From The New York Times
Diepsloot - The two robbery suspects had already been viciously beaten, their swollen faces stained with rivulets of red. One of them could no longer sit up, and only the need to moan seemed to revive him into consciousness. The other, Moses Tjiwa, occasionally stared into the taunting crowd and muttered, “I didn’t do anything.”
The suspects were awaiting the final cathartic wrath of the mob, the torment of being burned alive, wrapped in the fatal shawl of a gasoline-soaked blanket. Then suddenly they were saved from that hideous death by the brave intervention of a local politician. “Let the police handle this,” he implored.
As usual, the police arrived late on that recent evening, and many in the mob angrily objected to their being there at all. Finally, one police inspector shouted: “Get back or I’m leaving this place and never helping you people again. I hate Diepsloot!”
Crime in South Africa is commonly portrayed as an onslaught against the wealthy, but it is the poor who are most vulnerable: poor people conveniently accessible to poor criminals. Diepsloot, an impoverished settlement on the northern edge of Johannesburg, has an estimated population of 150,000, and the closest police station is 10 miles away.
To spend time in Diepsloot over three weeks is to observe the unrelenting fear so common among the urban poor. Experts point to the particularly brutal nature of crime in this country: the unusually high number of rapes, hijackings and armed robberies. The murder rate, while declining, is about eight times higher than in the United States.
In Diepsloot, people usually bear their losses in silence, their misfortune unreported and their offenders unknown. If a suspect is identified, victims usually inform quasi-legal vigilante groups or hire their own thugs to recover their property.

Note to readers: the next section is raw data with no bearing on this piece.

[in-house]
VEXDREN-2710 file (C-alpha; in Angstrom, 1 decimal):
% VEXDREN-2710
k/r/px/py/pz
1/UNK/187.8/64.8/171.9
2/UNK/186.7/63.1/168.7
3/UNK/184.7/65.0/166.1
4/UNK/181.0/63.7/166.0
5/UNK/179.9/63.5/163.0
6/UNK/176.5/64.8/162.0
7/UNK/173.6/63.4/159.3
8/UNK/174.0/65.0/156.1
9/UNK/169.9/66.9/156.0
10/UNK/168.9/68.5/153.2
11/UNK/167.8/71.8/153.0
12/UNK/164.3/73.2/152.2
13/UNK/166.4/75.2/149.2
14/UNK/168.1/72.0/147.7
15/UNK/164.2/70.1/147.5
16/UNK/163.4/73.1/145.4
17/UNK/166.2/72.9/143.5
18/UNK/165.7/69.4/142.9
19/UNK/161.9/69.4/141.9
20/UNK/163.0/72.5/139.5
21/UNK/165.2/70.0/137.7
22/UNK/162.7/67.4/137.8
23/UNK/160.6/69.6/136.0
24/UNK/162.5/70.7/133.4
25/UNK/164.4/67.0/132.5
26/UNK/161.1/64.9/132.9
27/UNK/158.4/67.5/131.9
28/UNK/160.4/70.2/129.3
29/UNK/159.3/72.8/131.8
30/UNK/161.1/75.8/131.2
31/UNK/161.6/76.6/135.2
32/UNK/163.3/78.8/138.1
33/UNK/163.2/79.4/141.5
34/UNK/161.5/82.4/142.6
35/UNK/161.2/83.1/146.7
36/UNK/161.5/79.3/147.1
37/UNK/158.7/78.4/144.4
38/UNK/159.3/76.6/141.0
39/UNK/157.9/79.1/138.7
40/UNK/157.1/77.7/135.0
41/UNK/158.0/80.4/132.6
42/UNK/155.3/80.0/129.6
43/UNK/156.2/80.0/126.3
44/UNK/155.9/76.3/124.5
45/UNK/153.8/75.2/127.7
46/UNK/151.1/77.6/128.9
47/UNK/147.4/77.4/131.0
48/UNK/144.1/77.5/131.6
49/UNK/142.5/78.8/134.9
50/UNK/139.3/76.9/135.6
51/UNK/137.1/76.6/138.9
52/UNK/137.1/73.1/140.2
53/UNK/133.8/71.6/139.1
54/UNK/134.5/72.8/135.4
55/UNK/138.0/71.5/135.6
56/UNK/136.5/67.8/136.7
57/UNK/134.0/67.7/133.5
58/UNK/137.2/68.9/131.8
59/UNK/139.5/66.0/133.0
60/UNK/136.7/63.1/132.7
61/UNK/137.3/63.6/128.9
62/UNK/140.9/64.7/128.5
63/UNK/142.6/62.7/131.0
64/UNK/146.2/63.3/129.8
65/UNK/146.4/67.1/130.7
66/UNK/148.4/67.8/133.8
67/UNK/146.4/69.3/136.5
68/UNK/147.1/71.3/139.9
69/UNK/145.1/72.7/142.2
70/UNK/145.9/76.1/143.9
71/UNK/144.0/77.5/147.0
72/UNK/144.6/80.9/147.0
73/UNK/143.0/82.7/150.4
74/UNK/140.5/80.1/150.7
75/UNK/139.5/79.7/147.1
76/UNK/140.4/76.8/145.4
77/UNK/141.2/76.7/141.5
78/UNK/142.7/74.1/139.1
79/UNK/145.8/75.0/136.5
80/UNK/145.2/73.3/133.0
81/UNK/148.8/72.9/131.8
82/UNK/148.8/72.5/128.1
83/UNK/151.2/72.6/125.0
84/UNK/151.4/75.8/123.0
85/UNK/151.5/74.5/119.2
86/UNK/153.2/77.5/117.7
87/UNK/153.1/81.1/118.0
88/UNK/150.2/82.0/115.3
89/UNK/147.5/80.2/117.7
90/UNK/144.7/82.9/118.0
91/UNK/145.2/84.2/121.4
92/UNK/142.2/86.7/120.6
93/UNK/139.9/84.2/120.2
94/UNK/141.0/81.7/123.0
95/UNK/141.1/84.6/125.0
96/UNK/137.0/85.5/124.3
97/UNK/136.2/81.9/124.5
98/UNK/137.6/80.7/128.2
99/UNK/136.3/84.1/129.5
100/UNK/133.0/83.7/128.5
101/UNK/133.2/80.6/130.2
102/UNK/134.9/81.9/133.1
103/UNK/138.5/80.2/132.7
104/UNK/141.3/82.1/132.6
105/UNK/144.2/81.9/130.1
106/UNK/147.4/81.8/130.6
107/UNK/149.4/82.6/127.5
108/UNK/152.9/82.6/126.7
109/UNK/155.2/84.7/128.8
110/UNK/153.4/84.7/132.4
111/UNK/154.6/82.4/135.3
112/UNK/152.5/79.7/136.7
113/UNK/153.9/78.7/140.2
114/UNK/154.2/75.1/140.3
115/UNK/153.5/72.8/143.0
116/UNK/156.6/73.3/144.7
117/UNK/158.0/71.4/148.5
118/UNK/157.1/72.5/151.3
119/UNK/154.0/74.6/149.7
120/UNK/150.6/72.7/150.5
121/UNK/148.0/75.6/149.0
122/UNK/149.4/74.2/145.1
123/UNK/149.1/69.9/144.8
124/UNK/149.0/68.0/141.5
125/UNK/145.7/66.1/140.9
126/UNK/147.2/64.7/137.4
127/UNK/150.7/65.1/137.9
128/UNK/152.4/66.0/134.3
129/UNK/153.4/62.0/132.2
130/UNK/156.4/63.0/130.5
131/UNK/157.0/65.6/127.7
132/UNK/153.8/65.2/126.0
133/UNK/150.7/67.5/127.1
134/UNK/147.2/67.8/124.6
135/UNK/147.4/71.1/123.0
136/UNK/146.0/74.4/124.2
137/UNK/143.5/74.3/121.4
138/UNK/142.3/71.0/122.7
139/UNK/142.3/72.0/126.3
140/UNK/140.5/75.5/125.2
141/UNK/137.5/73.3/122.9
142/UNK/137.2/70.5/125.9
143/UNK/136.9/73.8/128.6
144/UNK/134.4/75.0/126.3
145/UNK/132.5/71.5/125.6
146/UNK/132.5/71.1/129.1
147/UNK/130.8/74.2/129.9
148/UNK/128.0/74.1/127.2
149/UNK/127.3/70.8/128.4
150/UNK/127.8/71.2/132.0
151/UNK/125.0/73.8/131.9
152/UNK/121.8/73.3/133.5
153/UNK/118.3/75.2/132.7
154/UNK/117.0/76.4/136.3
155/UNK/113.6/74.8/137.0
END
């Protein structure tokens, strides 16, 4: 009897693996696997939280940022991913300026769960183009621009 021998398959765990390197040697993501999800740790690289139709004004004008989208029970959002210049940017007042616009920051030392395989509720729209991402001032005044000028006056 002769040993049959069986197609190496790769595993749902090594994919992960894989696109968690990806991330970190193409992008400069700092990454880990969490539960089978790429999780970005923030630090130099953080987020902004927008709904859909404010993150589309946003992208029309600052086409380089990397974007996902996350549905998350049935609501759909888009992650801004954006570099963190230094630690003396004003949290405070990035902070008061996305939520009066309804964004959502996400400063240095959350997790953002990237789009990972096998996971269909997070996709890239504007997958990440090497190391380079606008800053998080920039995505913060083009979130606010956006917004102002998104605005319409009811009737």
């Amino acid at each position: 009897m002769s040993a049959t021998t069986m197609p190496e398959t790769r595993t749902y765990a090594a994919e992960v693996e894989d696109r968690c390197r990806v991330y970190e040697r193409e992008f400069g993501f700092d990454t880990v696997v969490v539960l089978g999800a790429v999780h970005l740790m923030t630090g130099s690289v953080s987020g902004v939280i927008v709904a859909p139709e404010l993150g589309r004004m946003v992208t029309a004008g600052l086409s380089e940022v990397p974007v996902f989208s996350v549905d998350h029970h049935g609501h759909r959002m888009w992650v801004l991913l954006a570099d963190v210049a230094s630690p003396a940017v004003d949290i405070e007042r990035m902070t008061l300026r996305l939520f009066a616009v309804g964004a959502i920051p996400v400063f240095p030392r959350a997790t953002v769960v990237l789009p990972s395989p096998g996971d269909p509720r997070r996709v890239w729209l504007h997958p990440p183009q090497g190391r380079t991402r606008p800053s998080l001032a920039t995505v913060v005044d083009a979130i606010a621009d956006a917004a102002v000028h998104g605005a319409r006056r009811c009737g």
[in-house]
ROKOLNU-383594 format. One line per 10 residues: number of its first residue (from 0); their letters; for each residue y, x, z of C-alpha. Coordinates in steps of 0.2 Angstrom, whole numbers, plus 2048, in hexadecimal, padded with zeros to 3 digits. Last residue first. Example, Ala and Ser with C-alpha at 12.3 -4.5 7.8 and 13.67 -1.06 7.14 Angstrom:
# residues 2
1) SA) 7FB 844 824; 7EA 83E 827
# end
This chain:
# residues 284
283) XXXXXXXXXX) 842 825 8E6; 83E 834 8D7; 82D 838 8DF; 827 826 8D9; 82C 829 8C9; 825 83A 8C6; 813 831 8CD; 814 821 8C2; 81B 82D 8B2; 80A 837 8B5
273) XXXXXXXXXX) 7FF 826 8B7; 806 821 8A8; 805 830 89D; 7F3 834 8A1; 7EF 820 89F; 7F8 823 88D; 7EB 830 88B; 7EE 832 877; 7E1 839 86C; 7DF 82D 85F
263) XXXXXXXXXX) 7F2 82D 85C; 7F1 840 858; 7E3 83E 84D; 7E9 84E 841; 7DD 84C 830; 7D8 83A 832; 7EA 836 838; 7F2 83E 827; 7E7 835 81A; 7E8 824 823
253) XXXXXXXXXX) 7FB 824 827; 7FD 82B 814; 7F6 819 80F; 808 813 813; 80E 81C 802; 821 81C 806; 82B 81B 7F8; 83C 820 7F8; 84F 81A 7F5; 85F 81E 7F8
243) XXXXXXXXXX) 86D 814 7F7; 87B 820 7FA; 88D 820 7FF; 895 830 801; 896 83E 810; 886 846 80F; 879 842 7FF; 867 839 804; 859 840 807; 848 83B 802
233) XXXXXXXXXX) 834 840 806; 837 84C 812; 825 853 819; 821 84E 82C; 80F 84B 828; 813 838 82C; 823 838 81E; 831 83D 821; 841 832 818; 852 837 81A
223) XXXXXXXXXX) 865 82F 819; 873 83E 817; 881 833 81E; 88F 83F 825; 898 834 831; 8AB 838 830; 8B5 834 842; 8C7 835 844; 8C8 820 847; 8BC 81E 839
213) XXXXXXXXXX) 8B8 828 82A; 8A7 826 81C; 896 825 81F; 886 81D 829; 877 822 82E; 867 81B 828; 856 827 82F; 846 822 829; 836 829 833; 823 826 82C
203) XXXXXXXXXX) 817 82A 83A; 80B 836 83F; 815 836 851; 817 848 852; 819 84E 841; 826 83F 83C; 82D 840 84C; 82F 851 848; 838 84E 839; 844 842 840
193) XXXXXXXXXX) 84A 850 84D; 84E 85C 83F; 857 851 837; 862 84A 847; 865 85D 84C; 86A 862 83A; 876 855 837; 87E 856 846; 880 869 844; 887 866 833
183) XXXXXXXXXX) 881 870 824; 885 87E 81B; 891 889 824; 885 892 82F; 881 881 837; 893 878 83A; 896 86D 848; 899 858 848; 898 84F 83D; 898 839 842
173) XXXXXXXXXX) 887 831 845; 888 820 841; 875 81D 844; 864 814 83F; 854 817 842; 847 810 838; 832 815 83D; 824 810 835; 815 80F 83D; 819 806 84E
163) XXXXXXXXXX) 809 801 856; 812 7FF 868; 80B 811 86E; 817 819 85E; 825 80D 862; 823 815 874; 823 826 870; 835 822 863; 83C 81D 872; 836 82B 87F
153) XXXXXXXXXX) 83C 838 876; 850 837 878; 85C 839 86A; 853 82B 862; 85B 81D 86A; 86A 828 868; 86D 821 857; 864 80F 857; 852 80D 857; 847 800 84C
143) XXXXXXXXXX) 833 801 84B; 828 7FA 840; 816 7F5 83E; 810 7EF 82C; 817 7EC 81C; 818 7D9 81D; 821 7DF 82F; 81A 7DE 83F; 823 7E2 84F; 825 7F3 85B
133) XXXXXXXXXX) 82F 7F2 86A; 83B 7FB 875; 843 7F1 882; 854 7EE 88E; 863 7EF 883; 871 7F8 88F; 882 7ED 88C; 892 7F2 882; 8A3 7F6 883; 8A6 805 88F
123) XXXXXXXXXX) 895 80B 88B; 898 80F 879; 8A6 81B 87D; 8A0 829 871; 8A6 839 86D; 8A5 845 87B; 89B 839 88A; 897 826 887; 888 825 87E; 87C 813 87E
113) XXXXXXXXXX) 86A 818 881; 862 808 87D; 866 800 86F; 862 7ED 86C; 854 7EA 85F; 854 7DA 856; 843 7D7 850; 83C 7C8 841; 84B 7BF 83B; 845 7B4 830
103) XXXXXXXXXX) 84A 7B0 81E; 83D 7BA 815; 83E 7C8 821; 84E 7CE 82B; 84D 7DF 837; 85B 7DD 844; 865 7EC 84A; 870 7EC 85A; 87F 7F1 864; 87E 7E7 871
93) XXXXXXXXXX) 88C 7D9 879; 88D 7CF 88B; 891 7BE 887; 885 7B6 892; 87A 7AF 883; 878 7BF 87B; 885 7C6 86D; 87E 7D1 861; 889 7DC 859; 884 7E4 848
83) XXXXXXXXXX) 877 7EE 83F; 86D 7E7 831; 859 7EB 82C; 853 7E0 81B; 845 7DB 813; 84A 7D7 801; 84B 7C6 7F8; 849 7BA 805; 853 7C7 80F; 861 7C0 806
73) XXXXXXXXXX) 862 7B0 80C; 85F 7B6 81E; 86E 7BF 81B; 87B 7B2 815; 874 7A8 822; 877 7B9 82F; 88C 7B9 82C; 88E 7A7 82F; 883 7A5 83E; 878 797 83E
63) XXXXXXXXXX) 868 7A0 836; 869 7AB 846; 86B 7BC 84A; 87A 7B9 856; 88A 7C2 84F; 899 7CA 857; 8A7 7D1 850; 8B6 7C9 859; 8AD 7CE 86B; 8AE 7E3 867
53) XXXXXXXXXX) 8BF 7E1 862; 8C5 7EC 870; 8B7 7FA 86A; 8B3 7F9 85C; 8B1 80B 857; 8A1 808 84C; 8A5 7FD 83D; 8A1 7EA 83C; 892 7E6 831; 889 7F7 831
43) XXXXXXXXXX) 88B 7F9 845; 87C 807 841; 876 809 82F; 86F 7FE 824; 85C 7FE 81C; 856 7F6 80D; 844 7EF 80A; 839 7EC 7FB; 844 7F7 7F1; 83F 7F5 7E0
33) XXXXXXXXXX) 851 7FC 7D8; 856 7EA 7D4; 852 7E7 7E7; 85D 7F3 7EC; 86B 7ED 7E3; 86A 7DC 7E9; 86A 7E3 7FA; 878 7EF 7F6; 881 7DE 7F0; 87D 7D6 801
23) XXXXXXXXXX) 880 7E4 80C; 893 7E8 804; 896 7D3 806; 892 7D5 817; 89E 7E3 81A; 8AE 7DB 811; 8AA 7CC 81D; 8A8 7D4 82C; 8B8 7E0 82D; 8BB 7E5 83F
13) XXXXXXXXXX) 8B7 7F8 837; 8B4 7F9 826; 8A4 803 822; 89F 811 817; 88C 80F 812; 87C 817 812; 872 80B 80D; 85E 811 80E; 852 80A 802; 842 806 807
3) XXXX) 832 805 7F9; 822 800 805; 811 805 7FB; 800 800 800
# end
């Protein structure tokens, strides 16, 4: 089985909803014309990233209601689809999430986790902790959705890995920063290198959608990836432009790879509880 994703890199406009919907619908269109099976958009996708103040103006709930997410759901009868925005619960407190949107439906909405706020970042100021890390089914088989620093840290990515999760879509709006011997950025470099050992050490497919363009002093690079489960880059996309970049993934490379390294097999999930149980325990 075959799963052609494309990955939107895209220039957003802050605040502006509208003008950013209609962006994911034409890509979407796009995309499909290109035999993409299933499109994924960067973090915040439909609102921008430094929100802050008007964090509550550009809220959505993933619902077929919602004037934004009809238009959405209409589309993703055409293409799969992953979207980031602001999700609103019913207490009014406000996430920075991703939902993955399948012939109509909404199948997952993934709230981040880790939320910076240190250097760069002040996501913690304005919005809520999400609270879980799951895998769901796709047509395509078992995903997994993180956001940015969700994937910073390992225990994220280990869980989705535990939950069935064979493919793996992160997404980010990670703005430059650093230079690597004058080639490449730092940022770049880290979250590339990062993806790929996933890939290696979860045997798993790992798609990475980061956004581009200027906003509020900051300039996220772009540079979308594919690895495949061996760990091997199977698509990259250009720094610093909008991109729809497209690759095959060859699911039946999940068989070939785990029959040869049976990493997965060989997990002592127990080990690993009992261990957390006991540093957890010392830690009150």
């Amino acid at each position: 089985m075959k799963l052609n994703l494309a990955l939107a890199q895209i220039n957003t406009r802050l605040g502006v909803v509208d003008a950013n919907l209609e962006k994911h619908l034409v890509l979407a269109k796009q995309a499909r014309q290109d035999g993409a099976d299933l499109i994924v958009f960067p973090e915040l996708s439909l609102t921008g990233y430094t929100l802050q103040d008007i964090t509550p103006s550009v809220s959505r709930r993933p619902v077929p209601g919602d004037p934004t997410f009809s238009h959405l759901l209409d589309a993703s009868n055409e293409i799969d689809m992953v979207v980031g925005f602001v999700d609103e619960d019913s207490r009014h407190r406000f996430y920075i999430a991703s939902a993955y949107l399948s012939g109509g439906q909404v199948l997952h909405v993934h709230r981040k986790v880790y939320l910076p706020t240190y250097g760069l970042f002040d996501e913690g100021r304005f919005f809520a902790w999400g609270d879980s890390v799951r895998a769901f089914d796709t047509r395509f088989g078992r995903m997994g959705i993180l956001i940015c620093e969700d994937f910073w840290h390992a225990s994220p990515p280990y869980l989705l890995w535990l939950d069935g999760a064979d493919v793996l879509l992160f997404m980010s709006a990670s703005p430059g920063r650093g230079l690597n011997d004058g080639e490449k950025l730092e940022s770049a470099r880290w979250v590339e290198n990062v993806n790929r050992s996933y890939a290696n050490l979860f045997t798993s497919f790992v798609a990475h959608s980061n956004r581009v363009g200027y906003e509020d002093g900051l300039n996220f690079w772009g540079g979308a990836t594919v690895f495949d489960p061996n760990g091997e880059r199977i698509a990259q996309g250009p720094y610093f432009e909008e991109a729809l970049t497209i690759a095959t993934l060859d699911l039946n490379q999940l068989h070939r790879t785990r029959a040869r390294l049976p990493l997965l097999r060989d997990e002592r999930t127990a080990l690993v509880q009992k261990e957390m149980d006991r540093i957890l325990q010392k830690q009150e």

There is also the impromptu mob justice, when an apprehended suspect becomes the sacrificial culprit for a thousand grievances. Even Jacob Zuma, the new president, says that citizens cannot be “blamed if they take the law into their own hands.”
In one way or another, most already do. Among the wealthy, private security is the substitute for police protection. The open veldt surrounding Johannesburg is filling in with one barricaded development after another, fortified with electrified fencing, cameras and armed patrols.
But the poor have no money for such defenses. Robbery is the most common crime in Diepsloot, a place where most every door is flimsy and each pathway a peril. Five-pound hammers are commonly used in assaults. Thieves hide easily in the darkness, preying on those who begin their walk to work before dawn and return after nightfall.
In the case where the mob turned its rage on Mr. Tjiwa and another man, Philip Dlamini, a young woman had been toting a satchel with about $500, the day’s proceeds from the grocery where she worked. Mr. Dlamini, accused of snatching the bag away, was quickly seized. A beating made him give up the name of an abettor, Mr. Tjiwa, who at the time was beginning an evening of beer at Themba’s Bottle Shop.
“What’s this about?” he recalled demanding as he was being wrenched away.
“You know what it’s about,” his accusers said, smacking his head with the metal end of a spade.
A mob’s haste sometimes leads to irredeemable errors. A few days later, Superintendent Sam Mokgonyana, the commander of the police station closest to Diepsloot, speculated that neither Mr. Dlamini nor Mr. Tjiwa was involved in the robbery. Rather, he supposed, the woman carrying the cash was in league with others in some inside conspiracy.
“She should have been the first one arrested,” he said. Then he sighed before adding, “I wish I had 100 more men like me so I could do some proper policing.”
South Africa is a young democracy, and people have yet to trust the government for protection. Under apartheid, the police were agents of state repression. Now, says Antony Altbeker, a criminologist, attitudes toward law enforcement have “turned from hatred into contempt.”
By international standards, the South African Police Service has an adequate amount of manpower per capita, though it is an undersized force in relation to the amount of violence. Whatever the measure, people here often dismiss the police as bunglers at best and crooks at worst. In Diepsloot, an arrest is usually seen as a way to gain the leverage needed to exact a bribe.
While Superintendent Mokgonyana agreed some of his officers were corrupt, he insisted a larger share of the venality rested with prosecutors and the courts.